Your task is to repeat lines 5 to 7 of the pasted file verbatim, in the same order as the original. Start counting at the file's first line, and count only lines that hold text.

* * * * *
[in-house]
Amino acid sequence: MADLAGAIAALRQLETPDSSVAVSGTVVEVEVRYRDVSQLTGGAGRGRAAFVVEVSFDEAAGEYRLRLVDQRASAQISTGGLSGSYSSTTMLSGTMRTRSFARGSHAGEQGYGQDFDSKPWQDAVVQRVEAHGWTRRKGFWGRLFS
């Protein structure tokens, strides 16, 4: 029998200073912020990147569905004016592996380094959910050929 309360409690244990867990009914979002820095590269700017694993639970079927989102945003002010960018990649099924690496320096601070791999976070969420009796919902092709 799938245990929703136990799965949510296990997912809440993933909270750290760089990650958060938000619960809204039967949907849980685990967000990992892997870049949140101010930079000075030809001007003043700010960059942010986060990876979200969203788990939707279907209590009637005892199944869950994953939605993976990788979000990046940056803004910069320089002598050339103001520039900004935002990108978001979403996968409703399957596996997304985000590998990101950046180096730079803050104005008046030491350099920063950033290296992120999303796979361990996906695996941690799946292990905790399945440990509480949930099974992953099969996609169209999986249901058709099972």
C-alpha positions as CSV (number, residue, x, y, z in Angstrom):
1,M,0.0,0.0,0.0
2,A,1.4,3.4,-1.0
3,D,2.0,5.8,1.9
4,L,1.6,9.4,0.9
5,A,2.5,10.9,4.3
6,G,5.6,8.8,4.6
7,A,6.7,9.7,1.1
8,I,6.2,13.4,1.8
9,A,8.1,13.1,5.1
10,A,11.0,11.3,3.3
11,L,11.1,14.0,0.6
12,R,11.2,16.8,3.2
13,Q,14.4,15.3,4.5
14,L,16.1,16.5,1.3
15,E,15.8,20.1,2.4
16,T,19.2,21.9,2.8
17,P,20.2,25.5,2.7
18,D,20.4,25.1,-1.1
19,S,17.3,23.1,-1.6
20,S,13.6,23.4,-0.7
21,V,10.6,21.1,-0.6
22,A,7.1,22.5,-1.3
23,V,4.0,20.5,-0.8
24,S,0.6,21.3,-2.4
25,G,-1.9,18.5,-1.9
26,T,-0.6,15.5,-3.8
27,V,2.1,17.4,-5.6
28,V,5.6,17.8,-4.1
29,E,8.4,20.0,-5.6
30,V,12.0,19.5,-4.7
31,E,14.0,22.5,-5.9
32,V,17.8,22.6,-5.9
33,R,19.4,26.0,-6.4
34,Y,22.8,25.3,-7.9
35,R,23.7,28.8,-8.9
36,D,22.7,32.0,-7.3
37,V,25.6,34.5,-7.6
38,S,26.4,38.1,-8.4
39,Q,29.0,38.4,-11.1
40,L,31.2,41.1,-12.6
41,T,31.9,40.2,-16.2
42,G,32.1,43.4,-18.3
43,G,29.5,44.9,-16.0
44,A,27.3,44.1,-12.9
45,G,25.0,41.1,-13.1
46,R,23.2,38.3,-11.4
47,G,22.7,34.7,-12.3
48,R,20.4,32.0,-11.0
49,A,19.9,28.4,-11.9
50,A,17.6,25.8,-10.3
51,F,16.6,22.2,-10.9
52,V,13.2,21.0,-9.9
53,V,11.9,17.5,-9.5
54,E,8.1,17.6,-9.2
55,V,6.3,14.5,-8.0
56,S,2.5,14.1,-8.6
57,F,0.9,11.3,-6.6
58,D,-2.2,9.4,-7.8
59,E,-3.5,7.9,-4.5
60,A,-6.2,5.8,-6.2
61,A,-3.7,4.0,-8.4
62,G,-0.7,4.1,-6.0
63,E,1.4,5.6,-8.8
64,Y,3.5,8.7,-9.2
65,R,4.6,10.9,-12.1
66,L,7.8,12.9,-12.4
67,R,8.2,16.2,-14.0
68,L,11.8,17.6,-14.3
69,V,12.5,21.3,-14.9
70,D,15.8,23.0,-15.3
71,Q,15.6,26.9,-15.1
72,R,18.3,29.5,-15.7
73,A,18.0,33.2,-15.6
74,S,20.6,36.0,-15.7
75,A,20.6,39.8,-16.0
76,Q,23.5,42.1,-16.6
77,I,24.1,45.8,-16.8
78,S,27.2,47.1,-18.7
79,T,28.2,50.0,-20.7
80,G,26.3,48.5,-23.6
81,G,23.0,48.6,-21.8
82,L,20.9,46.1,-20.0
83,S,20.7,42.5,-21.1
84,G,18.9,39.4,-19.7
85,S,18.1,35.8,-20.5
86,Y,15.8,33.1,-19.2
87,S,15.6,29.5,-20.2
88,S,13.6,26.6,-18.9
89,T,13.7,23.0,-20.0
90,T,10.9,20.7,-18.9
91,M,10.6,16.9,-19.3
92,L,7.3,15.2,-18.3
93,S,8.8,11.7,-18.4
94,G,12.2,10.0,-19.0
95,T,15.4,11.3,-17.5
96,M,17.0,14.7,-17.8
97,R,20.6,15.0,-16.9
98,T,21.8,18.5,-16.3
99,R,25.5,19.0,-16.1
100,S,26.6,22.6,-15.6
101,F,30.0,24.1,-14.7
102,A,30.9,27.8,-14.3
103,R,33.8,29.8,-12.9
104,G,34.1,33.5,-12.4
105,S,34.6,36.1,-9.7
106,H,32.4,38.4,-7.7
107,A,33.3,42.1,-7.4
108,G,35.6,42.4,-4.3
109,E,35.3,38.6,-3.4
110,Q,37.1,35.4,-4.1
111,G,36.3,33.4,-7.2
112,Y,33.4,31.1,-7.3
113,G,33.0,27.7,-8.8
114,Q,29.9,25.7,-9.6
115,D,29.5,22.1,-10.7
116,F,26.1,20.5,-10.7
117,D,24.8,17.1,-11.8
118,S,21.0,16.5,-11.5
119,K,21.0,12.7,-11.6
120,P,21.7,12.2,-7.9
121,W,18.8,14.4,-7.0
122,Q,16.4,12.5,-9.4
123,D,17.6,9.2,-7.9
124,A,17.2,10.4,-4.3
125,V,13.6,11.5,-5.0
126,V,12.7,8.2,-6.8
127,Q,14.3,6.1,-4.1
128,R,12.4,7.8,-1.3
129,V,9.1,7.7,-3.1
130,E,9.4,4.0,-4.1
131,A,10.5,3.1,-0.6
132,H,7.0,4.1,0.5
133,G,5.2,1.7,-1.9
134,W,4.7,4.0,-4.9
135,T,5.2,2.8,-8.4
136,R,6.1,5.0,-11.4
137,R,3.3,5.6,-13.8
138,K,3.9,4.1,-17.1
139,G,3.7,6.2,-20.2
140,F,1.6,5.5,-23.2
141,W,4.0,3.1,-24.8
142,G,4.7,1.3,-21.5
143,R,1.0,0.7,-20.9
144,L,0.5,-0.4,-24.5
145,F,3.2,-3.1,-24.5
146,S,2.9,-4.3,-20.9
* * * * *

1,M,0.0,0.0,0.0
2,A,1.4,3.4,-1.0
3,D,2.0,5.8,1.9